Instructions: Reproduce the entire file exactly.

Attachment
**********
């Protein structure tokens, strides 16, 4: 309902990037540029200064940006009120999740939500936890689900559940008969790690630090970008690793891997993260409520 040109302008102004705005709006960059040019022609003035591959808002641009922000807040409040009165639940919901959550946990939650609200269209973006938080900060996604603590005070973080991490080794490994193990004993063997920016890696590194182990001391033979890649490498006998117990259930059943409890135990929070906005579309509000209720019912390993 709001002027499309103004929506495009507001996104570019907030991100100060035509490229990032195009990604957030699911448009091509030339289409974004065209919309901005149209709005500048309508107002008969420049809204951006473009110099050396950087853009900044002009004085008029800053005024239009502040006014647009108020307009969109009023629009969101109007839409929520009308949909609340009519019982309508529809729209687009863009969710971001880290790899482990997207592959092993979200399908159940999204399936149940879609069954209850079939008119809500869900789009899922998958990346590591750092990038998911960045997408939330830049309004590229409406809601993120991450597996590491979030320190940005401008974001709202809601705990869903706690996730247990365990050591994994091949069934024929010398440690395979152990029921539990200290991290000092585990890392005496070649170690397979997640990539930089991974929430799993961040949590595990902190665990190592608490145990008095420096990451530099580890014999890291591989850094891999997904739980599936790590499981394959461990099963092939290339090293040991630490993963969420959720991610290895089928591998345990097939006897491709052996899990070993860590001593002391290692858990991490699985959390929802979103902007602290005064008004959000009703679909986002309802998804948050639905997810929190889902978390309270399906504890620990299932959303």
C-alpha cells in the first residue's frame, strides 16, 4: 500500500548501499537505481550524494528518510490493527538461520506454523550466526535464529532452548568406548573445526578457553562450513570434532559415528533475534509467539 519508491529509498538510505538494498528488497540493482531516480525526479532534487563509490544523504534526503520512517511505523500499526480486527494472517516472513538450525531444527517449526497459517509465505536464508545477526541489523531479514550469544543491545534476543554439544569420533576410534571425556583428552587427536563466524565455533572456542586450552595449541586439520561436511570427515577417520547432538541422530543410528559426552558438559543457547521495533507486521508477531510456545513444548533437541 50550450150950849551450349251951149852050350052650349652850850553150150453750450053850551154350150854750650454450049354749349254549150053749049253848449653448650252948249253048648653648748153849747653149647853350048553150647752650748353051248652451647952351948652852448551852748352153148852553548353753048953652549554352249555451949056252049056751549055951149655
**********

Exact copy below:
């Protein structure tokens, strides 16, 4: 309902990037540029200064940006009120999740939500936890689900559940008969790690630090970008690793891997993260409520 040109302008102004705005709006960059040019022609003035591959808002641009922000807040409040009165639940919901959550946990939650609200269209973006938080900060996604603590005070973080991490080794490994193990004993063997920016890696590194182990001391033979890649490498006998117990259930059943409890135990929070906005579309509000209720019912390993 709001002027499309103004929506495009507001996104570019907030991100100060035509490229990032195009990604957030699911448009091509030339289409974004065209919309901005149209709005500048309508107002008969420049809204951006473009110099050396950087853009900044002009004085008029800053005024239009502040006014647009108020307009969109009023629009969101109007839409929520009308949909609340009519019982309508529809729209687009863009969710971001880290790899482990997207592959092993979200399908159940999204399936149940879609069954209850079939008119809500869900789009899922998958990346590591750092990038998911960045997408939330830049309004590229409406809601993120991450597996590491979030320190940005401008974001709202809601705990869903706690996730247990365990050591994994091949069934024929010398440690395979152990029921539990200290991290000092585990890392005496070649170690397979997640990539930089991974929430799993961040949590595990902190665990190592608490145990008095420096990451530099580890014999890291591989850094891999997904739980599936790590499981394959461990099963092939290339090293040991630490993963969420959720991610290895089928591998345990097939006897491709052996899990070993860590001593002391290692858990991490699985959390929802979103902007602290005064008004959000009703679909986002309802998804948050639905997810929190889902978390309270399906504890620990299932959303």
C-alpha cells in the first residue's frame, strides 16, 4: 500500500548501499537505481550524494528518510490493527538461520506454523550466526535464529532452548568406548573445526578457553562450513570434532559415528533475534509467539 519508491529509498538510505538494498528488497540493482531516480525526479532534487563509490544523504534526503520512517511505523500499526480486527494472517516472513538450525531444527517449526497459517509465505536464508545477526541489523531479514550469544543491545534476543554439544569420533576410534571425556583428552587427536563466524565455533572456542586450552595449541586439520561436511570427515577417520547432538541422530543410528559426552558438559543457547521495533507486521508477531510456545513444548533437541 50550450150950849551450349251951149852050350052650349652850850553150150453750450053850551154350150854750650454450049354749349254549150053749049253848449653448650252948249253048648653648748153849747653149647853350048553150647752650748353051248652451647952351948652852448551852748352153148852553548353753048953652549554352249555451949056252049056751549055951149655